Anything you do can be done efficiently or not. Whether it’s driving (mpg?), playing sportsball (results/energy spent?), or walking the dog (who pulls whom?), you can be efficient or not. Obviously, higher efficiency is better – assuming you care (sometimes spending energy worrying about efficiency can be inefficient). So… what if you could identify an improvement for an activity you care about that, by itself, would increase your efficiency by almost 50%?
That’s what Spin Transfer Technologies (STT) is claiming with their new Precessional Spin Current (PSC) idea. Yeah, not exactly your run-of-the-mill daily activity. Before we look at those numbers, let’s back up a bit to put some context around this. We’ll review some basics here, although we did a more thorough primer on MRAM many years ago, and we have discussed STT (the company, not the “spin-torque transfer” technology) more recently (but still a couple of years ago).
Briefly, an MRAM cell consists of two magnetic layers separated by a tunneling layer. One magnetic layer, called the reference layer, is fixed in polarity. The other is “free” – meaning that its polarity can be switched. The cell then records a 1 or 0 depending on whether the two magnetic layers are parallel (i.e., both have N and S in the same direction) or anti-parallel (they’re in opposite directions). The amount of current that can tunnel through is different for each state, giving a way to read the state.
Such cells can be used in different ways. Some companies (like STT) make MRAM cells designed to be embedded in SoCs; others (like Everspin) make dedicated MRAM chips that compete with flash. And, as we’ll see, the intended application can also drive the direction of how the cell performs.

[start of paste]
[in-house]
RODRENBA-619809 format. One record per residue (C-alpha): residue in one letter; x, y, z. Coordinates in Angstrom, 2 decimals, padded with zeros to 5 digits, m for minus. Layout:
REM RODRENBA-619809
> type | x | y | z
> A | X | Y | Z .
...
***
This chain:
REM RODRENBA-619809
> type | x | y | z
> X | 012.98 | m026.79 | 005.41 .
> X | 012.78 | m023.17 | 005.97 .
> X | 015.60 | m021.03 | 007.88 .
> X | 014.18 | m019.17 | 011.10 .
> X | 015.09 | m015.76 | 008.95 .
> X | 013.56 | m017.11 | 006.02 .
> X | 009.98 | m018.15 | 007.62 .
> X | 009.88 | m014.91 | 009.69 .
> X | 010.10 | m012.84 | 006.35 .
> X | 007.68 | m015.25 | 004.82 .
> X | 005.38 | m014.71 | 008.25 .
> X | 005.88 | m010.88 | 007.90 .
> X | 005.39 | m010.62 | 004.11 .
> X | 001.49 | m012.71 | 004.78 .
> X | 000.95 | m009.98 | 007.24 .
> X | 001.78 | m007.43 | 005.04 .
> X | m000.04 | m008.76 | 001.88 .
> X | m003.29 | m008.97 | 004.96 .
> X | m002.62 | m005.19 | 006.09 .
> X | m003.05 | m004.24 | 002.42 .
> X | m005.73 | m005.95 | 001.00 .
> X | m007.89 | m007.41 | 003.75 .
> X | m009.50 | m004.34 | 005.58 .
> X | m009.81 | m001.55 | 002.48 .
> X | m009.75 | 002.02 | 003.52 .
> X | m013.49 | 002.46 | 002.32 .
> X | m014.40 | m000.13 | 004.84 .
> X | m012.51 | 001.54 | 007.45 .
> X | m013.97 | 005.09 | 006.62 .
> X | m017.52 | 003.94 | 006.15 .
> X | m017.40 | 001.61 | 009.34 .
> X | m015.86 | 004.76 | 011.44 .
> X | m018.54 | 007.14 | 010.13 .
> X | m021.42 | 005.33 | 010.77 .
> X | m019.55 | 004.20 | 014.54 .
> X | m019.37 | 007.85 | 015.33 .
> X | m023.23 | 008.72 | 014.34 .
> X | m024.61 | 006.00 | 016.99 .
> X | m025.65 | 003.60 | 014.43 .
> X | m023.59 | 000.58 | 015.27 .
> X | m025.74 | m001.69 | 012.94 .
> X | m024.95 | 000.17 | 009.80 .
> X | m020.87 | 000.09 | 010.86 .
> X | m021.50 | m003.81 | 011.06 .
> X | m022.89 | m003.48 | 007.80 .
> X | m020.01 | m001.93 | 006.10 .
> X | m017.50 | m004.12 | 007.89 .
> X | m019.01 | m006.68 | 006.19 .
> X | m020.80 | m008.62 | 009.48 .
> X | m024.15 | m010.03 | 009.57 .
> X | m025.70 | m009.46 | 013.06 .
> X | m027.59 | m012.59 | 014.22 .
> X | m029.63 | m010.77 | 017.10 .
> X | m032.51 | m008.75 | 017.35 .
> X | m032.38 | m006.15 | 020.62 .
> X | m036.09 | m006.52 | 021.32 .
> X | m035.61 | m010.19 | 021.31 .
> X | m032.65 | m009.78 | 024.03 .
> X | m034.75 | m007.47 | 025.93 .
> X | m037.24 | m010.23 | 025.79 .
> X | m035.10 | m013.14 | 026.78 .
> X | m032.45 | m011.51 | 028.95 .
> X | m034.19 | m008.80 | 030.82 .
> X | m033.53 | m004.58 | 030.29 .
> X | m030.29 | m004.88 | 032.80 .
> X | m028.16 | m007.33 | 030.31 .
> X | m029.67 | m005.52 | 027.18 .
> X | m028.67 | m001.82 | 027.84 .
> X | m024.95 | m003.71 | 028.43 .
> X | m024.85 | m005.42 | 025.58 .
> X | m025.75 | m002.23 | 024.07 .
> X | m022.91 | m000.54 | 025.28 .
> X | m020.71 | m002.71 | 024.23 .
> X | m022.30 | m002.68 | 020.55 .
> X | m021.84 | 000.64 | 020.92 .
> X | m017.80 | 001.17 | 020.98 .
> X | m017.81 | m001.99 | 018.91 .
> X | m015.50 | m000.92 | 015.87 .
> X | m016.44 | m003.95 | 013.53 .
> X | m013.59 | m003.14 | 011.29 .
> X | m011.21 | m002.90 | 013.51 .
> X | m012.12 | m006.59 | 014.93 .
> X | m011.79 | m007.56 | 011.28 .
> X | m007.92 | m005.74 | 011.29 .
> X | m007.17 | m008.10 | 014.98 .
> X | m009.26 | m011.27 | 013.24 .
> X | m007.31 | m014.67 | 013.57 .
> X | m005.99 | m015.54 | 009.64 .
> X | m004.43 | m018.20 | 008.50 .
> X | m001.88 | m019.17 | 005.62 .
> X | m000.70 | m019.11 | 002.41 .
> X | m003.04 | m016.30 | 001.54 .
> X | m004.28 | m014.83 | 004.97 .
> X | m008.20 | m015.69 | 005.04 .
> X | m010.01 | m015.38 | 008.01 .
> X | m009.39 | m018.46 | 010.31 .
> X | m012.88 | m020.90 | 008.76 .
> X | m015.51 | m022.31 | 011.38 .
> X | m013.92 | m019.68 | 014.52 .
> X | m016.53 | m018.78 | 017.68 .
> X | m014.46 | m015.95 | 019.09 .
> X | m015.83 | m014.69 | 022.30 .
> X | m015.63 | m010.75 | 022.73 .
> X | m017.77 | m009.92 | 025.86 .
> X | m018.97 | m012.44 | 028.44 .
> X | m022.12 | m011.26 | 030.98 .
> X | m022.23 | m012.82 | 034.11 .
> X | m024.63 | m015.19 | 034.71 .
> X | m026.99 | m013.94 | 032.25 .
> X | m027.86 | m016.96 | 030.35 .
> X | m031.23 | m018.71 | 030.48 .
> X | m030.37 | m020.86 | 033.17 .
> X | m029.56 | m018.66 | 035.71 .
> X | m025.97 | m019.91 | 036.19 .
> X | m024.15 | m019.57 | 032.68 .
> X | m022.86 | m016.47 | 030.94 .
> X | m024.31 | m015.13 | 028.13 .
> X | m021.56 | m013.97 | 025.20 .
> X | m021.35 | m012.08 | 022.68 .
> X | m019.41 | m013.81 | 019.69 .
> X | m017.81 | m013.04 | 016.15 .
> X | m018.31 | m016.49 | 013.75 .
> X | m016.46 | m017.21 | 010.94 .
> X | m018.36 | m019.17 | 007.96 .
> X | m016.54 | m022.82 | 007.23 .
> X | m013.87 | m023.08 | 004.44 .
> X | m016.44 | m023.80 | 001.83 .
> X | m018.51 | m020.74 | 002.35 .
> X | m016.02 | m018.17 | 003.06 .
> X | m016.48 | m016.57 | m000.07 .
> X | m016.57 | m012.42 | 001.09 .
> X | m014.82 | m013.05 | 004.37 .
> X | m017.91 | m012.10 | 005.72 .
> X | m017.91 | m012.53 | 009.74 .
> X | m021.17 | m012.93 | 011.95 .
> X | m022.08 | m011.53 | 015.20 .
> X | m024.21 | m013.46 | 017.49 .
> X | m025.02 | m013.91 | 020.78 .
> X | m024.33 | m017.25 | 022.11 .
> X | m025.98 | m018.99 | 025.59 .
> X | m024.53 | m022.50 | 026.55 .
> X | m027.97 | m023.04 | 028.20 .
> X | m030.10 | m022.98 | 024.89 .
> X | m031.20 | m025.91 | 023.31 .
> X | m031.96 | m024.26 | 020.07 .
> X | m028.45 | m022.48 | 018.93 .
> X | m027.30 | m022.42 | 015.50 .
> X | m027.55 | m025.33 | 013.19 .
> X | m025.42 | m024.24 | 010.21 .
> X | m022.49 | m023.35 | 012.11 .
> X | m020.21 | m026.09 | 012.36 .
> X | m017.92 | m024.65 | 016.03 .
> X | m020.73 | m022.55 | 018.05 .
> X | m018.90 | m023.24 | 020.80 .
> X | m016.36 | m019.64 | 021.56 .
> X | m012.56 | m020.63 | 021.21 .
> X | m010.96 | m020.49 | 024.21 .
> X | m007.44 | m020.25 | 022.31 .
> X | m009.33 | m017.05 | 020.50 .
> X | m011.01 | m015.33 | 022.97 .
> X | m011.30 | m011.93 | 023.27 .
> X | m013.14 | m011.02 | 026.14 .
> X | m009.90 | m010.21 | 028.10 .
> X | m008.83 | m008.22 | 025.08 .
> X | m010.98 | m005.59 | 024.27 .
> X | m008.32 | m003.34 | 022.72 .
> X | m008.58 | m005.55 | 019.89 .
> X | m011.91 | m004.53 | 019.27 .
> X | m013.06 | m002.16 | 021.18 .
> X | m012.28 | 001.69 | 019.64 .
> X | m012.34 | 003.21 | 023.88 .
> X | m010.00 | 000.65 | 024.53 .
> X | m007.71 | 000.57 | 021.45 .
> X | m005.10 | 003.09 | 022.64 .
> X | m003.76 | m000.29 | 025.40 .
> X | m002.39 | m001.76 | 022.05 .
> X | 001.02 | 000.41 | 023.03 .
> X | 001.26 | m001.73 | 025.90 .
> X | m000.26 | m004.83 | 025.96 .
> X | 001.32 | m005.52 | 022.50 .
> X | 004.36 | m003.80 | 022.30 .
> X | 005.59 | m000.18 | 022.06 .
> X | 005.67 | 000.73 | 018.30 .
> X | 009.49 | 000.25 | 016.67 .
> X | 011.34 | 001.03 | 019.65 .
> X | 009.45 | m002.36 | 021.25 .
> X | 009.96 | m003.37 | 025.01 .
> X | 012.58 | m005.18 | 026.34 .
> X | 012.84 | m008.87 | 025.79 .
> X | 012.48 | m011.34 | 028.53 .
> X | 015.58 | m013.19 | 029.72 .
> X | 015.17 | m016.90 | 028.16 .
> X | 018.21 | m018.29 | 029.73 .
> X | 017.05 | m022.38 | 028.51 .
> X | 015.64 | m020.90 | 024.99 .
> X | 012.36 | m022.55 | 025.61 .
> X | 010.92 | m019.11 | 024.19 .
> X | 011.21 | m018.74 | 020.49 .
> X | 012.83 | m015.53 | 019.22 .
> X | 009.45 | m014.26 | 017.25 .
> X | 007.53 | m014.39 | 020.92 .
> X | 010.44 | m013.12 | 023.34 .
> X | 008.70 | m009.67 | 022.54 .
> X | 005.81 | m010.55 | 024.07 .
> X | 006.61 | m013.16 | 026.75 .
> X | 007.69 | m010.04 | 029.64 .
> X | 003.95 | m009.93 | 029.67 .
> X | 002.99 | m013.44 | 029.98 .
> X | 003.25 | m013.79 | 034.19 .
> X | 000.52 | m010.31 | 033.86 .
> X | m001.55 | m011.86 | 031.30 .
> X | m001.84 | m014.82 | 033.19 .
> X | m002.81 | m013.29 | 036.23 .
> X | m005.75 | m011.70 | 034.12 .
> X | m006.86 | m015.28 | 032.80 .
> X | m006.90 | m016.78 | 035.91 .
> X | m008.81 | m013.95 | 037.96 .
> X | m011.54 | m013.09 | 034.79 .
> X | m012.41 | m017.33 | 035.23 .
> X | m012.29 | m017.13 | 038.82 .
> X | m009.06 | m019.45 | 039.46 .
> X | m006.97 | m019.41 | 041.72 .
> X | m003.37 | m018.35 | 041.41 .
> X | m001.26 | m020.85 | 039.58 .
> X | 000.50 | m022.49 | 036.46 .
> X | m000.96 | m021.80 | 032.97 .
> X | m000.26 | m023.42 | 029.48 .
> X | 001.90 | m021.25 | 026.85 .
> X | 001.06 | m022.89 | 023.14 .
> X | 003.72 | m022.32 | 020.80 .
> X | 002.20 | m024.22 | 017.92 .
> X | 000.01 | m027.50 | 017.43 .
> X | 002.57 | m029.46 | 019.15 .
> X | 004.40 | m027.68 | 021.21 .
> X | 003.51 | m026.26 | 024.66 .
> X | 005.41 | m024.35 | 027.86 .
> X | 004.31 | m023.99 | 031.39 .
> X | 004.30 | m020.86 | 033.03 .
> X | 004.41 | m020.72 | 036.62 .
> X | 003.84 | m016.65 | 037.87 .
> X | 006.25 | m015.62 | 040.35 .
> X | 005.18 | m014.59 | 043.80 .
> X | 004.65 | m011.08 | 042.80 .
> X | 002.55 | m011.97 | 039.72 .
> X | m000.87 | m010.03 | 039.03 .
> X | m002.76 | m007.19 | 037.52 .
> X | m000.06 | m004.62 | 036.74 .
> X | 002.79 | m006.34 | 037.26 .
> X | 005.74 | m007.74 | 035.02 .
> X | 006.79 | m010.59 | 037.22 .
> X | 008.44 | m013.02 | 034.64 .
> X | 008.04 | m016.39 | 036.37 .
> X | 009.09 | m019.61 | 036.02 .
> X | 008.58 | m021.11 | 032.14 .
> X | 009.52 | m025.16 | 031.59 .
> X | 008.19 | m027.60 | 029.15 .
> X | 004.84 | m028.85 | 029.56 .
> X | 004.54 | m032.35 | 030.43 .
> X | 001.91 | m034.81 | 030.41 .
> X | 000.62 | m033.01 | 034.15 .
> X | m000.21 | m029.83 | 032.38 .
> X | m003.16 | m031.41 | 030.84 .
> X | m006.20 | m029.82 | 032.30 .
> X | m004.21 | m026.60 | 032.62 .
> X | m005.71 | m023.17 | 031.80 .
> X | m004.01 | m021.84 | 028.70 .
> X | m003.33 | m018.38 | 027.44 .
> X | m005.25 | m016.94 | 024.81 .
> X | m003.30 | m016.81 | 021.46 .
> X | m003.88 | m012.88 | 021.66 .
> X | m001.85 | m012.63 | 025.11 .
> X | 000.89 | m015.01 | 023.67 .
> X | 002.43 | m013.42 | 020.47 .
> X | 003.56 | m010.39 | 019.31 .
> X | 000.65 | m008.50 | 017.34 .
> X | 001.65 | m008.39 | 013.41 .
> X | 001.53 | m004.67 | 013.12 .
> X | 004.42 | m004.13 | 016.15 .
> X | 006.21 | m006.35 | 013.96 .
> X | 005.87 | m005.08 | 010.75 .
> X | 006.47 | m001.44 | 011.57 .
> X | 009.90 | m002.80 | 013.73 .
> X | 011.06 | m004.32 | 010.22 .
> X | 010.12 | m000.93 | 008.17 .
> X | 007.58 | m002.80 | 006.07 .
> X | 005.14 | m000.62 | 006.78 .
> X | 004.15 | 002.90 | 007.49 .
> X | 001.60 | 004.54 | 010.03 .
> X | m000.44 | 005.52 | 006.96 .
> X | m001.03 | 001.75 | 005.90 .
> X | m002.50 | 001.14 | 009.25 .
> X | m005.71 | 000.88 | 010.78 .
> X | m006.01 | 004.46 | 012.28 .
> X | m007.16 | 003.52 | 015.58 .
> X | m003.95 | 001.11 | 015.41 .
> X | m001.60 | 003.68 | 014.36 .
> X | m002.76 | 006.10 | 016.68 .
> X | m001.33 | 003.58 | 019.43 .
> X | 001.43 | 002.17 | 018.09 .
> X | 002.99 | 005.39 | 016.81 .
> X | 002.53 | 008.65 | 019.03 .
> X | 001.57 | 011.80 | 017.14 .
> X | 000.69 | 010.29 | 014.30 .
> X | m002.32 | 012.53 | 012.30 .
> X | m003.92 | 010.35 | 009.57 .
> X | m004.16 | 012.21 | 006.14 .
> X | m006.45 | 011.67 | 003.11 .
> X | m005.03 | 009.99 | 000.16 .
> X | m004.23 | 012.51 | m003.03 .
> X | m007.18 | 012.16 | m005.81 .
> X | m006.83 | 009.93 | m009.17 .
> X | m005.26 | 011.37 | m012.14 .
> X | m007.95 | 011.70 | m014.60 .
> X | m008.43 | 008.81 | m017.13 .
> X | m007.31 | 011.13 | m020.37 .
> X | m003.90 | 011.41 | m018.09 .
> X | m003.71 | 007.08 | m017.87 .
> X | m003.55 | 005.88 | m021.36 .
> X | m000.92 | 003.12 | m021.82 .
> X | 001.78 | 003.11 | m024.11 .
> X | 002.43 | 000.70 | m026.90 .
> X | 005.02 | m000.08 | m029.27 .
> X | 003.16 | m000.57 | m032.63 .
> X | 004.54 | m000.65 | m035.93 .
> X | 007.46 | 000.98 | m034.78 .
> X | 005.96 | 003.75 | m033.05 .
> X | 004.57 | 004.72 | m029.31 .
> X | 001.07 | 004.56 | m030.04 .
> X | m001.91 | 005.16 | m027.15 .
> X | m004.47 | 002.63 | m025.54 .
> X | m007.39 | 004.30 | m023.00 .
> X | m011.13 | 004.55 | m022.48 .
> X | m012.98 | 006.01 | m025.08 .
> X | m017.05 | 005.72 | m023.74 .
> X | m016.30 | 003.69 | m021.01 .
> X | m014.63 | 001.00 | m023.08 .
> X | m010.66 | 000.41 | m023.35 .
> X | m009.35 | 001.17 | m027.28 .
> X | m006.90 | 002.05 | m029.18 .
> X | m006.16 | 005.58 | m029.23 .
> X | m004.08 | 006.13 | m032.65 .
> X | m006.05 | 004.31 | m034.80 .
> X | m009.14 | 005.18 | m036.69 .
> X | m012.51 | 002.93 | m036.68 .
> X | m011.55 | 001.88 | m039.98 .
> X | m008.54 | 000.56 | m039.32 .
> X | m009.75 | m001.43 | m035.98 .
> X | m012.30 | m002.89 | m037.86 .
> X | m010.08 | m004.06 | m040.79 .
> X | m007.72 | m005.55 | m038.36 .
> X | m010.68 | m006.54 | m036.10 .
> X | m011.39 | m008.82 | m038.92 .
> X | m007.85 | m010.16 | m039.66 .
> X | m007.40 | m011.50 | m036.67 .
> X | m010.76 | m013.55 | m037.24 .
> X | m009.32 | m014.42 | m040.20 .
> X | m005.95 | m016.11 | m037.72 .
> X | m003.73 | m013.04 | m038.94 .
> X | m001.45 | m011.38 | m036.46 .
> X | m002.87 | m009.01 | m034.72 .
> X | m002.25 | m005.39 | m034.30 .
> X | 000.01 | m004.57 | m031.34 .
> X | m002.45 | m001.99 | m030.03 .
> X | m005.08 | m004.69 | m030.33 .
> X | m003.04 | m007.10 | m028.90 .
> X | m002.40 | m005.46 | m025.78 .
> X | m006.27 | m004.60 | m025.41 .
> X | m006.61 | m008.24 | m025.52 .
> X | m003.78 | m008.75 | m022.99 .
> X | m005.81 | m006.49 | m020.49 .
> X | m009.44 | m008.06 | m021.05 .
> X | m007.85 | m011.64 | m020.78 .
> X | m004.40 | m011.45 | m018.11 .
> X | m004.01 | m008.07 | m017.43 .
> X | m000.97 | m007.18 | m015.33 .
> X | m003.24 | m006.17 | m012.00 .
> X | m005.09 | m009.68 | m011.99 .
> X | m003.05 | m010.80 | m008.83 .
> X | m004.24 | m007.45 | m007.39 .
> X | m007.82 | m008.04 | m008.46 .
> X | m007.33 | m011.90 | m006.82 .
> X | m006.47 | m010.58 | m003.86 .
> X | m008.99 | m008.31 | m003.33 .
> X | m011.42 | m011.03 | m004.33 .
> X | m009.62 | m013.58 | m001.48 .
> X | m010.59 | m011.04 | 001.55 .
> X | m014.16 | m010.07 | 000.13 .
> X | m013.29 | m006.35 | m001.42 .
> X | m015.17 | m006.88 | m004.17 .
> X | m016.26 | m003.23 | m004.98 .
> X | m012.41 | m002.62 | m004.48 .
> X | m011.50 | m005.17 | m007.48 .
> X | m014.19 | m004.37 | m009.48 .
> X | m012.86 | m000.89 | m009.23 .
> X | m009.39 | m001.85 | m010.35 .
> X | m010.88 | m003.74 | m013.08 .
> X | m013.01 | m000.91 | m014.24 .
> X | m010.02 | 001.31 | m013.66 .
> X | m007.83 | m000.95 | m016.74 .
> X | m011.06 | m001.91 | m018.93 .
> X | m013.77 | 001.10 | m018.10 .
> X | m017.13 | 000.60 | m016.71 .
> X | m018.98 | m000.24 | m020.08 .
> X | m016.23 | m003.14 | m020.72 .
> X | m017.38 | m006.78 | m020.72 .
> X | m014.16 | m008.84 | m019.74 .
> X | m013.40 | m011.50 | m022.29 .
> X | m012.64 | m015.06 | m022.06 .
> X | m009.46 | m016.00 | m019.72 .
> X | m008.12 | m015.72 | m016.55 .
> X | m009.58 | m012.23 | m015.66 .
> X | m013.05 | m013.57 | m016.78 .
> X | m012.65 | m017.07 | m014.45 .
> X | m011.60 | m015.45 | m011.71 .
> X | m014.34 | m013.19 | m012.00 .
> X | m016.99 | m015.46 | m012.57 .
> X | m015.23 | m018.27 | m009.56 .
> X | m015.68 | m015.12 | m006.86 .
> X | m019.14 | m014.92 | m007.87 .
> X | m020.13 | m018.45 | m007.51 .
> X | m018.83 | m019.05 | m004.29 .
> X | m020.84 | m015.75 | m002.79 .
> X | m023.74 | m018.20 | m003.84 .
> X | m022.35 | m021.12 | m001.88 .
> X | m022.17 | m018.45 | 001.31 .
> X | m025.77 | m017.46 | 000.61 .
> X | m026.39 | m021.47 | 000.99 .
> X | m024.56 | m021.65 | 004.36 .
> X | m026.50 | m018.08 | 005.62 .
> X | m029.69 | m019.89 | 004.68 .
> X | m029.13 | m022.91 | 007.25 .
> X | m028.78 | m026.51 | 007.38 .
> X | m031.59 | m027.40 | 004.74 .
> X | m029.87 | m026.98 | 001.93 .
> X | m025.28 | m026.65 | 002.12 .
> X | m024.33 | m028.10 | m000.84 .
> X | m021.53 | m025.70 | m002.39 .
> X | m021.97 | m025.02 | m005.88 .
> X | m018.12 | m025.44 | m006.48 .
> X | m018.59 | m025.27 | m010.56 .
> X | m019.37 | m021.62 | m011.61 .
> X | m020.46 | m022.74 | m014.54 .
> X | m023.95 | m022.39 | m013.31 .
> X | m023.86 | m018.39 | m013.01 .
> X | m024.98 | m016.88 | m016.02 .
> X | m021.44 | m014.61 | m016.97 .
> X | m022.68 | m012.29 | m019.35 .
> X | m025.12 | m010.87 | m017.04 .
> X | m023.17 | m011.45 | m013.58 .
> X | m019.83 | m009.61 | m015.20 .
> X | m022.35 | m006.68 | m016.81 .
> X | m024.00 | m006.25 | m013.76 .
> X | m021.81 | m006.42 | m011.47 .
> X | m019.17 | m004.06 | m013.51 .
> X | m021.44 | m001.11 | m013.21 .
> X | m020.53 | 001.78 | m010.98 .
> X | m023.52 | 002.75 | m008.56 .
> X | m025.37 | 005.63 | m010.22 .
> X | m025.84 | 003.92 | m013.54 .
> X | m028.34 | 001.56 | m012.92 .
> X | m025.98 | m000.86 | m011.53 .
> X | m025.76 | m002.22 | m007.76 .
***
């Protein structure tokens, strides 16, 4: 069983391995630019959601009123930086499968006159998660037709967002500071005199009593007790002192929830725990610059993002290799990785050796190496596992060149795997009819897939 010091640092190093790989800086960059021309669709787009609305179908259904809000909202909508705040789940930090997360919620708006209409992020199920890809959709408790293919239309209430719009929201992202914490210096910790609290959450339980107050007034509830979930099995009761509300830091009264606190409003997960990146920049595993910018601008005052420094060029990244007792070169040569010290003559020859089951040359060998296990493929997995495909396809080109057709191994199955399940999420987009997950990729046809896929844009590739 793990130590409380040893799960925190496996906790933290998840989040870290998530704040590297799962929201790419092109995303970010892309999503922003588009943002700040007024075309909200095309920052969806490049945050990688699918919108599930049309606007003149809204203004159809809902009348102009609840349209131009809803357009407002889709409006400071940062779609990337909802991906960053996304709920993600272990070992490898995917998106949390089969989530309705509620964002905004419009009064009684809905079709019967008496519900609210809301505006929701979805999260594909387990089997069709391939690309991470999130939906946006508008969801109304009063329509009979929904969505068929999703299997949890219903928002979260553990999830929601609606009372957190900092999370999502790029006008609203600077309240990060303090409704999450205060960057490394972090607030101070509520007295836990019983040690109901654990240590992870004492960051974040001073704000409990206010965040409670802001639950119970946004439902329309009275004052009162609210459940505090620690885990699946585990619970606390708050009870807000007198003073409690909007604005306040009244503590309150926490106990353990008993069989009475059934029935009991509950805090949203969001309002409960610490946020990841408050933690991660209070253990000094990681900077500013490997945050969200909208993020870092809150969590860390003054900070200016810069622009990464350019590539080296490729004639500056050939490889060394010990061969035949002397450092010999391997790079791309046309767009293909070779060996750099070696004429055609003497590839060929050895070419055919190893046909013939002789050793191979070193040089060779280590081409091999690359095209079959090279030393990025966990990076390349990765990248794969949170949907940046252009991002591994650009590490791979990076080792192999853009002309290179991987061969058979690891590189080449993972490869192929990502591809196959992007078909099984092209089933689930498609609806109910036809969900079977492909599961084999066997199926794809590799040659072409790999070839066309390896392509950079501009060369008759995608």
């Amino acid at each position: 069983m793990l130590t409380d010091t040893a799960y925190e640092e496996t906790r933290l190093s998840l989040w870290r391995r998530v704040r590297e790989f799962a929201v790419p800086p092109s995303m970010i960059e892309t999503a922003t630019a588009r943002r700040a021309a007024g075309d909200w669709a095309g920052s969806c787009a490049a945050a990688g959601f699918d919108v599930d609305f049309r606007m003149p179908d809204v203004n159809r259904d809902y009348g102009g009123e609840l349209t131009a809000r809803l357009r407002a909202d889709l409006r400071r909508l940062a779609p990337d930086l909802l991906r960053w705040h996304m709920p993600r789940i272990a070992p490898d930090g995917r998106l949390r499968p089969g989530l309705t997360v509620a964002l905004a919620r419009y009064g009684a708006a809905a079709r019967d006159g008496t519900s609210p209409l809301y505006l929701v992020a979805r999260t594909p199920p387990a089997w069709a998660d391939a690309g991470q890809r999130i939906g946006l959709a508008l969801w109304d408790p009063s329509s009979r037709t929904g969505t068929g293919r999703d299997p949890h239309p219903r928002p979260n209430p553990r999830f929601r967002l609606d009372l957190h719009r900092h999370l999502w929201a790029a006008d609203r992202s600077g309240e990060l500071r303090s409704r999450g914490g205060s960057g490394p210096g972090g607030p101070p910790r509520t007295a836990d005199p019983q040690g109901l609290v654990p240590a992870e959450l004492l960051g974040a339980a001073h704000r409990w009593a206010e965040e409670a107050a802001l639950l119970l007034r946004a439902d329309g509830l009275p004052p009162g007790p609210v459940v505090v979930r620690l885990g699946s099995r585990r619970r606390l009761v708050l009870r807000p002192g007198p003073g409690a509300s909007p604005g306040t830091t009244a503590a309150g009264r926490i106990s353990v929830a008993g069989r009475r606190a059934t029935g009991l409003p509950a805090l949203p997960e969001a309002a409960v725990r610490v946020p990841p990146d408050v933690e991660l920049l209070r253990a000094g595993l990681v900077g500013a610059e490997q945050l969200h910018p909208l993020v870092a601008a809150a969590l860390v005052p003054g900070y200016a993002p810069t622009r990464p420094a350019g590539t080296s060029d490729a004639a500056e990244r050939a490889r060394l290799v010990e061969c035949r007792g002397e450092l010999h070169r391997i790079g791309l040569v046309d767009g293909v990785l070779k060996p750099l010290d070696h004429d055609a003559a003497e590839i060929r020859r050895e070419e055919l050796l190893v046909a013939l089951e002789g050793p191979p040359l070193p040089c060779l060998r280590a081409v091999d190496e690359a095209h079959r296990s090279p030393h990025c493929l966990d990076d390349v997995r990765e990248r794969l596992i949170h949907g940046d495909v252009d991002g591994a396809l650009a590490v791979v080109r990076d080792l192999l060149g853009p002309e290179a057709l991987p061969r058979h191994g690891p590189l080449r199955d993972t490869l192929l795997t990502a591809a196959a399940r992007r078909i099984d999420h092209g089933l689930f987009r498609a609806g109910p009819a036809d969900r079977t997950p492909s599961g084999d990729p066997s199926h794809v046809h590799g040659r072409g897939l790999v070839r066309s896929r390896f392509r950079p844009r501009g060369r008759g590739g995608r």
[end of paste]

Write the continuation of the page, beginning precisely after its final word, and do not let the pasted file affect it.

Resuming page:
A More Efficient Cell
There’s an efficiency associated with the switching operation, and STT defines it as the thermal barrier Δ divided by the amount of current needed to induce switching. So the higher the Δ, the higher the efficiency. The higher the current required to program the state, the lower the efficiency.
The key here is the thermal barrier, effectively the barrier to switching, which keeps the state from degrading, directly impacting data retention. By adding this new PSC structure, that barrier goes up such that efficiency grows by 44%. This provides two opportunities: on the one hand, a higher barrier raises data retention – by 2-4 orders of magnitude. Alternatively, if you compensate for that higher Δ by lowering the switching current, you get the same overall efficiency as you had before, only now using less current to set the state of the cell.
(Image courtesy STT)